Corruption is viewed as a synonym for politicians by our youth. First, corruption is India’s one of the major problems (after a burgeoning population). The only way to tackle corruption is to bring down the ruling government and change the political system in the country. Only true leaders should be elected.’
And somewhere along, there was an overriding sense of disillusion too. Perhaps the only problem where cynicism was the underlying emotion even for the young and habitually optimistic. Tucked away in the inside pages of a national daily was a report this week that the Anti-Corruption Bureau had nabbed “red-handed” a lowly official accepting a princely bribe of Rs.100. The official, we were informed, has been immediately suspended. He was caught accepting the money “across the table”, not even under the table, much like the infamous Mr Bangaru Laxman, former President of the Bharatiya Janata Party.
The crime may be small in monetary terms but the punishment was exemplary. All punishment is meant to be exemplary because no system can ever catch all offenders. When a thief is caught, he is subject to exemplary punishment as a warning to potential thieves. The inequity in the system however lies in the fact that while this gent got caught and was suspended for petty corruption; those who transact in crores almost always go scot-free. When caught, corrupt politicians often use the so-called “verdict of the electorate” as a smokescreen to escape punishment by manipulating the system. To do this they often subvert the law and order machinery and co-opt the law enforcers. Little wonder then that in public perception the “most corrupt” section of society is the police.
This is not the corruption that is talked about in editorial pages and on television chat shows. This is the Rs.100 across-the-table kind of .corruption. This is about the bribe the local police station seeks to lodge a first information report when a crime is reported. This is about the bribe the doctor demands to treat a patient quickly. This is about the “Chai Pan!” the electricity meter reader takes to read your meter wrongly. The study’s ten sectors are: police, health, power, education, ration, land administration, judiciary, taxation, railways and telecom.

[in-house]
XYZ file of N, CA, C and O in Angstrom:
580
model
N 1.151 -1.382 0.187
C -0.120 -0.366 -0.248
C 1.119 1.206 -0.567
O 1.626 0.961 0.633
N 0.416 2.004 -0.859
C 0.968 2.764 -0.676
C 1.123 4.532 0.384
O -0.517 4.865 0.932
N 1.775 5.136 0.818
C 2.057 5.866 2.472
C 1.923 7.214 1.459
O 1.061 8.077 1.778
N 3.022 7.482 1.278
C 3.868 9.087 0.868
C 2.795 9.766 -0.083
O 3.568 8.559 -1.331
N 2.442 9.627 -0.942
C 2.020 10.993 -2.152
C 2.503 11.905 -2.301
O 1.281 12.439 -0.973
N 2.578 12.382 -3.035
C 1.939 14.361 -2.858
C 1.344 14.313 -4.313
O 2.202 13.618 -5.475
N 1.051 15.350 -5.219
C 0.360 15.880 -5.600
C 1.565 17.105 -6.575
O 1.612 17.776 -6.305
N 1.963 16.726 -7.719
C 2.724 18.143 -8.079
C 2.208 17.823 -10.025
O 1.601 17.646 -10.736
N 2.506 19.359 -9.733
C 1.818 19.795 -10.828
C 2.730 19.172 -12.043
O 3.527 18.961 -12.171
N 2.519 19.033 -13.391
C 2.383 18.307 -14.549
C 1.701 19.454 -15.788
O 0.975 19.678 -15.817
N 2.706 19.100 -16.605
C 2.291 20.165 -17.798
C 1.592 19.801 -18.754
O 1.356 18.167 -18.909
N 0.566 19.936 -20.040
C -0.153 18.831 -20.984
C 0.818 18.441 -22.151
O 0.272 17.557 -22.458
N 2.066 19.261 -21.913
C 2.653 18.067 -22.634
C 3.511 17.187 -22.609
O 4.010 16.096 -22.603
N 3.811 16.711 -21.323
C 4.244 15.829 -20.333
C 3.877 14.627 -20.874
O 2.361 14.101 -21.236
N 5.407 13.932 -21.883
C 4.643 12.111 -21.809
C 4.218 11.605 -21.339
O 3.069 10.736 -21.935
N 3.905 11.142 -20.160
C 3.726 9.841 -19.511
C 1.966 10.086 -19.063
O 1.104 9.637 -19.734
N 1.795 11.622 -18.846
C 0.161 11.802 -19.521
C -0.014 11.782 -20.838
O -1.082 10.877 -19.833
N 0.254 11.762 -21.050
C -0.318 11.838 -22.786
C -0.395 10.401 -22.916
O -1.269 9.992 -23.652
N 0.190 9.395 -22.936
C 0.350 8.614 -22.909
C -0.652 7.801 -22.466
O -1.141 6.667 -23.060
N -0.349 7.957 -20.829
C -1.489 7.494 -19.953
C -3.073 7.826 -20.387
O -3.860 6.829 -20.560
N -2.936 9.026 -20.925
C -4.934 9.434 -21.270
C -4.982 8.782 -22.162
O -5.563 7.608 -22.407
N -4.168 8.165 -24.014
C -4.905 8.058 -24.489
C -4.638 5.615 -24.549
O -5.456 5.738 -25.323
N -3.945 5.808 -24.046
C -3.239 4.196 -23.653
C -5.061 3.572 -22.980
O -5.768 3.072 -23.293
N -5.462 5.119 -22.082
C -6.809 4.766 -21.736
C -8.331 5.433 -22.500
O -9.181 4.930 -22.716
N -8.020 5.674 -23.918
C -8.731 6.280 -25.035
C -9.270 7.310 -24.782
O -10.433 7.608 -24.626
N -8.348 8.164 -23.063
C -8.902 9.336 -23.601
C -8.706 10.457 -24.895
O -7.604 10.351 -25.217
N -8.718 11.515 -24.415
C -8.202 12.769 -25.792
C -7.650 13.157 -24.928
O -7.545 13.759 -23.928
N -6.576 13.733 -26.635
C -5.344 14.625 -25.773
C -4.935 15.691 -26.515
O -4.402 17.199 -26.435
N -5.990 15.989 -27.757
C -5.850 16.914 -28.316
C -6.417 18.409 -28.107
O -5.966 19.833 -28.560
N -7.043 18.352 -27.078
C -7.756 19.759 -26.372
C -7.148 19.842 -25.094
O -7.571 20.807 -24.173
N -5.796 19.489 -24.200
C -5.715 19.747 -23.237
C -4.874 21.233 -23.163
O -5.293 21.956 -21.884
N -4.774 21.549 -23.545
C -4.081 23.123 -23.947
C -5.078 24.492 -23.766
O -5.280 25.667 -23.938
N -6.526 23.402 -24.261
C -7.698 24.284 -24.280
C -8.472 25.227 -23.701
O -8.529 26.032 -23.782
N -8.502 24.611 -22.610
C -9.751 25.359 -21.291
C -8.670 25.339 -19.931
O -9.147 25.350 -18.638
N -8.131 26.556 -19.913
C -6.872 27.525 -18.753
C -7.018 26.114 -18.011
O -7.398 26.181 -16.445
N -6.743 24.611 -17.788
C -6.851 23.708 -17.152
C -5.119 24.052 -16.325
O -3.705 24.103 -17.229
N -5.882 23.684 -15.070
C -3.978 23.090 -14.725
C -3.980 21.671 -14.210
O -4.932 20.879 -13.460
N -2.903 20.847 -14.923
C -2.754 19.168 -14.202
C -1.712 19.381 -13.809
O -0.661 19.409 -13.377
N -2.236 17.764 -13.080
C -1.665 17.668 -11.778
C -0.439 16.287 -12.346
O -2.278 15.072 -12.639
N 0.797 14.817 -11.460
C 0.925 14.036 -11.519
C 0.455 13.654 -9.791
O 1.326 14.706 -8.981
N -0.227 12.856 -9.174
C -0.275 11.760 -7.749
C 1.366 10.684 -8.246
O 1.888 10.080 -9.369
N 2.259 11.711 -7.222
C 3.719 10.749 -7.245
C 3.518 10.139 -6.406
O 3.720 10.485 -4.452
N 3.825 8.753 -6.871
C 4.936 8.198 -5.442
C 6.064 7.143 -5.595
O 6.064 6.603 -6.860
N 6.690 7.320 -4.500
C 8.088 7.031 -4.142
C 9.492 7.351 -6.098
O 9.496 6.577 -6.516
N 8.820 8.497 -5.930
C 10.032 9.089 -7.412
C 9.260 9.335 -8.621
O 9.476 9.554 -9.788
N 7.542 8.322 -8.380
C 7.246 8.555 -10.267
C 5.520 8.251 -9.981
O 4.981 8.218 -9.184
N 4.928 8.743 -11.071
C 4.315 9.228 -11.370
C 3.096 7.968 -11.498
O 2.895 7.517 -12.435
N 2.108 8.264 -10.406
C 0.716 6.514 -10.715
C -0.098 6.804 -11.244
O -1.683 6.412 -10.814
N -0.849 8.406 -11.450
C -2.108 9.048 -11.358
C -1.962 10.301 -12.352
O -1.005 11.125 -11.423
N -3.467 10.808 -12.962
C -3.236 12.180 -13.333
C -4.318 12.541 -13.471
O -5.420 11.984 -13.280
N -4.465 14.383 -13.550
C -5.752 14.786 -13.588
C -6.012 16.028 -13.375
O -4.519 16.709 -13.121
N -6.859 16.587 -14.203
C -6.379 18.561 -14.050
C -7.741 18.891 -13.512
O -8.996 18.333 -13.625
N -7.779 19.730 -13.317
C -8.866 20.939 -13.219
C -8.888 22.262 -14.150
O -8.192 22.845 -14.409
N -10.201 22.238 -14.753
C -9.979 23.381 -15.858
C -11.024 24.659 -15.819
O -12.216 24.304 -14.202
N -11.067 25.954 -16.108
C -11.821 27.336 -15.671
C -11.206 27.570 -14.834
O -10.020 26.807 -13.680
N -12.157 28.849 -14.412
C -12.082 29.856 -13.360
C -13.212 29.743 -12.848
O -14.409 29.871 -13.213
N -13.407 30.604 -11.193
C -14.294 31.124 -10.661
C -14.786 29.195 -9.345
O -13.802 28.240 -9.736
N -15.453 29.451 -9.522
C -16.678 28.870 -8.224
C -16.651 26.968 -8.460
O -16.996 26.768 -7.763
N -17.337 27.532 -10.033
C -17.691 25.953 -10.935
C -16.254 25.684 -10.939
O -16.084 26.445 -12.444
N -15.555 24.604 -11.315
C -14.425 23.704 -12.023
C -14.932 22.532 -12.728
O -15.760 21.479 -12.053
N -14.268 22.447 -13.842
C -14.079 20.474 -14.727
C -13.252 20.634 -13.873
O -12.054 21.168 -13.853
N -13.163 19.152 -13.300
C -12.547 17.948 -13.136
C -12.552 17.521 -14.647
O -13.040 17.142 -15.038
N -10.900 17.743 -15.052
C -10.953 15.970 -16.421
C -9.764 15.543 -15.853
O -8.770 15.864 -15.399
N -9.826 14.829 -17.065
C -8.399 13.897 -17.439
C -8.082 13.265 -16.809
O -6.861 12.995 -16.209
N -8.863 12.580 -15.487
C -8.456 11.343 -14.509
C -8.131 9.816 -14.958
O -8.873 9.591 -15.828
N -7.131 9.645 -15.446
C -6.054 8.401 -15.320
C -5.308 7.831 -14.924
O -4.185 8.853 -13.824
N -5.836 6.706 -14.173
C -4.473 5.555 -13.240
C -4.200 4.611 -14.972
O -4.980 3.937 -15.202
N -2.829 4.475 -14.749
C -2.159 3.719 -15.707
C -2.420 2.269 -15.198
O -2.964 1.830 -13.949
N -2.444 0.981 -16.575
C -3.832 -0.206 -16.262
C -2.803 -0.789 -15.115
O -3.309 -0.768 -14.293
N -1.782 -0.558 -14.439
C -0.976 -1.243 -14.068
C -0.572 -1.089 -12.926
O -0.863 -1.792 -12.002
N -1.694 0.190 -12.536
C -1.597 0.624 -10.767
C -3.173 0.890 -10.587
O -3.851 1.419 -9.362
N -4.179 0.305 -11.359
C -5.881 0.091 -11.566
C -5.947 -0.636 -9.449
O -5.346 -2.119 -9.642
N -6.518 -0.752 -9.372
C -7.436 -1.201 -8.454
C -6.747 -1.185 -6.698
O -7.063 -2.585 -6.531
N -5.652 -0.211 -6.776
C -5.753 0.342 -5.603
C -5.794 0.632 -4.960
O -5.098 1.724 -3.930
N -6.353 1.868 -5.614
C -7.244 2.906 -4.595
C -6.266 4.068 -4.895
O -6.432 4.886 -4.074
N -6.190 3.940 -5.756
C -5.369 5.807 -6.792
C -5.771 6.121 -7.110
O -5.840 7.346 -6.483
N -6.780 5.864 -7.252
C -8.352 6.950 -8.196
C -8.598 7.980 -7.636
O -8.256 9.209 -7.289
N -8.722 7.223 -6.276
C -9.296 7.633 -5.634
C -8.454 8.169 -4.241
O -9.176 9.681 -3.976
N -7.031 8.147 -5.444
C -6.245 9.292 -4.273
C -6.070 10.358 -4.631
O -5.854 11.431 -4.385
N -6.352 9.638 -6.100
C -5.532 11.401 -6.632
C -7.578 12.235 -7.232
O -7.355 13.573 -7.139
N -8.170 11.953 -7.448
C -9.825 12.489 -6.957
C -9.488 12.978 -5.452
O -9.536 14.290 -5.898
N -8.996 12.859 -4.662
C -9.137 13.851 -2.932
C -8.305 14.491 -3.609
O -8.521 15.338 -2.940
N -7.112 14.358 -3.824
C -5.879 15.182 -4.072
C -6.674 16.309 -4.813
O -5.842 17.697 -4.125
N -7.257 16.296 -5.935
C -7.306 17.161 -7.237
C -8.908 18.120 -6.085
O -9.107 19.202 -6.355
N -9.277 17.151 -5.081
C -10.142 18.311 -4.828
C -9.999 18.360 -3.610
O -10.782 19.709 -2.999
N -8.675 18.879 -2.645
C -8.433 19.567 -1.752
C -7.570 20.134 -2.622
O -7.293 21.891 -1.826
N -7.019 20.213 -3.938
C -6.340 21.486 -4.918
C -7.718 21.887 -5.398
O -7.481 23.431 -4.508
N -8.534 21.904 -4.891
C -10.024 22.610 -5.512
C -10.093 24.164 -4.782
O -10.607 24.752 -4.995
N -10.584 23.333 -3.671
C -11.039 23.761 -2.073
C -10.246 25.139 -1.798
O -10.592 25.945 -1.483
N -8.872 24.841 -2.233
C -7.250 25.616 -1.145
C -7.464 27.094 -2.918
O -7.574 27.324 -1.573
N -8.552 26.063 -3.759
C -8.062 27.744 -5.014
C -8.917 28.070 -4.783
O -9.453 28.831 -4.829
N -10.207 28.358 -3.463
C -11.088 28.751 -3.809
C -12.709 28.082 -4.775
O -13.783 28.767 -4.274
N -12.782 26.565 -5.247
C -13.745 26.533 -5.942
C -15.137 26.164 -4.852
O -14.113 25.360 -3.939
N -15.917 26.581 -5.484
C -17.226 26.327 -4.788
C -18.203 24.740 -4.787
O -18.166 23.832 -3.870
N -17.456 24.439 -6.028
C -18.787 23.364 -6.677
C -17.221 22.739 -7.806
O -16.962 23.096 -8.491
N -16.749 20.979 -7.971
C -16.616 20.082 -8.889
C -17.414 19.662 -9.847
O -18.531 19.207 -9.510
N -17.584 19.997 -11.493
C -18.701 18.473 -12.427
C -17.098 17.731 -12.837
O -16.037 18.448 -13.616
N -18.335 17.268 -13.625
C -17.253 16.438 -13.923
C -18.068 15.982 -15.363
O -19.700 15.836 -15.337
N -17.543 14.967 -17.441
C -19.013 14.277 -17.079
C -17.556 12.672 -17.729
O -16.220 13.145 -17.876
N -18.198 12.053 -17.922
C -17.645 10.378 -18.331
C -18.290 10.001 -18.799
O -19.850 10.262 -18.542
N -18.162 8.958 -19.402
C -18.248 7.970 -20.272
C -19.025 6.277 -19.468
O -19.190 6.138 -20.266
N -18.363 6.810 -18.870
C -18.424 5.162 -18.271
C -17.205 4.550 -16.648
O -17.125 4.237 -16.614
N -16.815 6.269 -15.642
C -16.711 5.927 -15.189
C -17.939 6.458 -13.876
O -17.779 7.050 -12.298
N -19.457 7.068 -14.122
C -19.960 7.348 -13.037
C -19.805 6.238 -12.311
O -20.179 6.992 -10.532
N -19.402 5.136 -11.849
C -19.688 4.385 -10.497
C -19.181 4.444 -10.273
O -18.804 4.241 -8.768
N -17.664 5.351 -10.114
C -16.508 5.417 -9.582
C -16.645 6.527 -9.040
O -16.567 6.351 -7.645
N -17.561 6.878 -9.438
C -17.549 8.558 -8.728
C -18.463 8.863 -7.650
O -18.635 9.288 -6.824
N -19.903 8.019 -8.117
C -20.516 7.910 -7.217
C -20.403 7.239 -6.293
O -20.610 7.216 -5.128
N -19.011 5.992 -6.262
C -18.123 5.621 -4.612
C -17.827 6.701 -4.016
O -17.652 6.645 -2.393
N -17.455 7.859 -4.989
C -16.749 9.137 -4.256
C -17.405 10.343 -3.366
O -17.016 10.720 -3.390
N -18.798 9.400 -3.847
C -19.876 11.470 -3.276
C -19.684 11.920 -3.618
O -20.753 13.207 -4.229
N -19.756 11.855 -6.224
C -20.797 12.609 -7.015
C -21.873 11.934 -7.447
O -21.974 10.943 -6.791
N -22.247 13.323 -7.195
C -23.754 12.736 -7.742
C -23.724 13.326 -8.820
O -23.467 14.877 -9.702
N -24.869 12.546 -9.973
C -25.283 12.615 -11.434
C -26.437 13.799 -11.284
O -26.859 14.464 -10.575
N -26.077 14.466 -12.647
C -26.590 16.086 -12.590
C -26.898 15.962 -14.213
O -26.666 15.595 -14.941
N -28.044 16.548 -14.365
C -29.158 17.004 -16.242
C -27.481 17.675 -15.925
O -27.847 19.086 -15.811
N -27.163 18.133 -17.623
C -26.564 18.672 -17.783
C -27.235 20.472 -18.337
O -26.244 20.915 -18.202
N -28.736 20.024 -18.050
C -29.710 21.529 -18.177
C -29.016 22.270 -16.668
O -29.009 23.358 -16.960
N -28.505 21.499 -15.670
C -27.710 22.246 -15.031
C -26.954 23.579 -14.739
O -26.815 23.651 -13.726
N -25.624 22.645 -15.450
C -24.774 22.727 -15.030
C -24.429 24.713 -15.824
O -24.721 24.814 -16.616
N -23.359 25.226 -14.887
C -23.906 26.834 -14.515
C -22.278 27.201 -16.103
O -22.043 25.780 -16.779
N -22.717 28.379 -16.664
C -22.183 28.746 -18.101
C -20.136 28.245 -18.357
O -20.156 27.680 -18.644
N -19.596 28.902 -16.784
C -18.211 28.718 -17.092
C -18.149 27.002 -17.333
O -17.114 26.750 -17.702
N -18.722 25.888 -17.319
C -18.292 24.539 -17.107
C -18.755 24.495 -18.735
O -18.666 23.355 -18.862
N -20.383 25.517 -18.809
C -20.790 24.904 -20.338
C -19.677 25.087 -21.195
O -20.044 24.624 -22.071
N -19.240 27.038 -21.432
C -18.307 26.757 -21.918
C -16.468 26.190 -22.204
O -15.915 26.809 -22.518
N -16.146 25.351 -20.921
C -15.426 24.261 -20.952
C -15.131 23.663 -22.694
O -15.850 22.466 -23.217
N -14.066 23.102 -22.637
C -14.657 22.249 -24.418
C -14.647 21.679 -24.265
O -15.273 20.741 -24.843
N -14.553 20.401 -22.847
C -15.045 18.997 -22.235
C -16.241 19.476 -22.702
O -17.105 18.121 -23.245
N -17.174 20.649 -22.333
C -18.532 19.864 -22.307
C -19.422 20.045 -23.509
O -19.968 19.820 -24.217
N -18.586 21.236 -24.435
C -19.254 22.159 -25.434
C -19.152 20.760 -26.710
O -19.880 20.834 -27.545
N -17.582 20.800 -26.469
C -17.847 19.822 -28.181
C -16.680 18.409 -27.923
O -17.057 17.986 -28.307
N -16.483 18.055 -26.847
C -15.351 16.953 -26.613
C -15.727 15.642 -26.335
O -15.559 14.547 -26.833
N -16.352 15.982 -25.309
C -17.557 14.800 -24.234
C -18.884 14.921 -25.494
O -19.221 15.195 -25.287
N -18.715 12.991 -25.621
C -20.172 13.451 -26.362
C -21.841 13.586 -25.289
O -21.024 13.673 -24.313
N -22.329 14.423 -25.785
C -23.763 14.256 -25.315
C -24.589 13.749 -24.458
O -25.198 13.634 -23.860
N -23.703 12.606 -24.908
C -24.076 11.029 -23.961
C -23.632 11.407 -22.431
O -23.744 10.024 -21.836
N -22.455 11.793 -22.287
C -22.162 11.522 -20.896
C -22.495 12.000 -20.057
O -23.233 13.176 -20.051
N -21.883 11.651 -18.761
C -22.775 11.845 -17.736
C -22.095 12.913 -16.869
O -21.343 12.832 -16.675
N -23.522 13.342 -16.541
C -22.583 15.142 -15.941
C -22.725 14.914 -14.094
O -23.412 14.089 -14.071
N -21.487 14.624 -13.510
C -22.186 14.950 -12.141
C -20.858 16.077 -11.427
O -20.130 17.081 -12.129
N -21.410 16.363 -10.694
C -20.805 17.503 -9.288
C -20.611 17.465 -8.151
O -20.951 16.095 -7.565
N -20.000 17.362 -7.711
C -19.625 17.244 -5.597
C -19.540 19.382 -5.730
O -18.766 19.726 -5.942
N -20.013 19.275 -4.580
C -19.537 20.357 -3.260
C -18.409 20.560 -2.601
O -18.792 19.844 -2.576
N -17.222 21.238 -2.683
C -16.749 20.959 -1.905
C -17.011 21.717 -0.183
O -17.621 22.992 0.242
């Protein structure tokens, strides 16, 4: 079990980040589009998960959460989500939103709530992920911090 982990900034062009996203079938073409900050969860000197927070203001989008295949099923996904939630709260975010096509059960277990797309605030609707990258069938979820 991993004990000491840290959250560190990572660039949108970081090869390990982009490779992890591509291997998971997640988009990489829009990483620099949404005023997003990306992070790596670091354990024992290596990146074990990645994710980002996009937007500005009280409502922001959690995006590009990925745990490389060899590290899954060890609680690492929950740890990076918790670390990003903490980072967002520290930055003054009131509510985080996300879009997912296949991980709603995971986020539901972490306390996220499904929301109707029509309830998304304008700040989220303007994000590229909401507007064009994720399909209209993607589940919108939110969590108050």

It is a measure of the impact of economic reform and liberalisation in the telecom sector that it figures as one of the “less” corrupt sectors. A decade ago this would not have been the case given that the monopoly status of the government telephone company gave its minions enormous power to seek a bribe every time a telephone user interacted with the operator. The railways used to be a den of corruption till computerisation and improved working conditions for staff made them also an area of low corruption, according to this study. While the police have been declared the “most corrupt” sector, in terms of public perception, the largest amount of money is, however, tucked away in the public health care system by doctors and nurses, with active involvement of chemists and pharmaceutical companies.
By charging patients extra for medicines that are supposed to be supplied free, by pushing them to purchase medicines from specific chemists and companies, by recommending unrequired diagnostic tests at preferred pathology laboratories, by simply seeking gratification for proper care, doctors and nurses in public sector hospitals were garnering a cool 28 per cent of all the bribe money transacted in India in a year. Next to health care comes the power sector where power utility staff cream off 22 per cent of the proceeds of corruption.
However, the power sector can learn from railways. Computerisation and transparency in operations can help reduce corruption in the power sector.
The education sector comes third in ranking. Here, the main source of corruption is teachers forcing private tuition on students as a way of seeking extra income and helping students pass.
Finally, it is the tax administration. It secures a surprisingly low score in this survey with bribes taken by taxmen accounting for a mere 5 per cent of all bribes. But this counter-intuitive result could be the product of a respondent bias.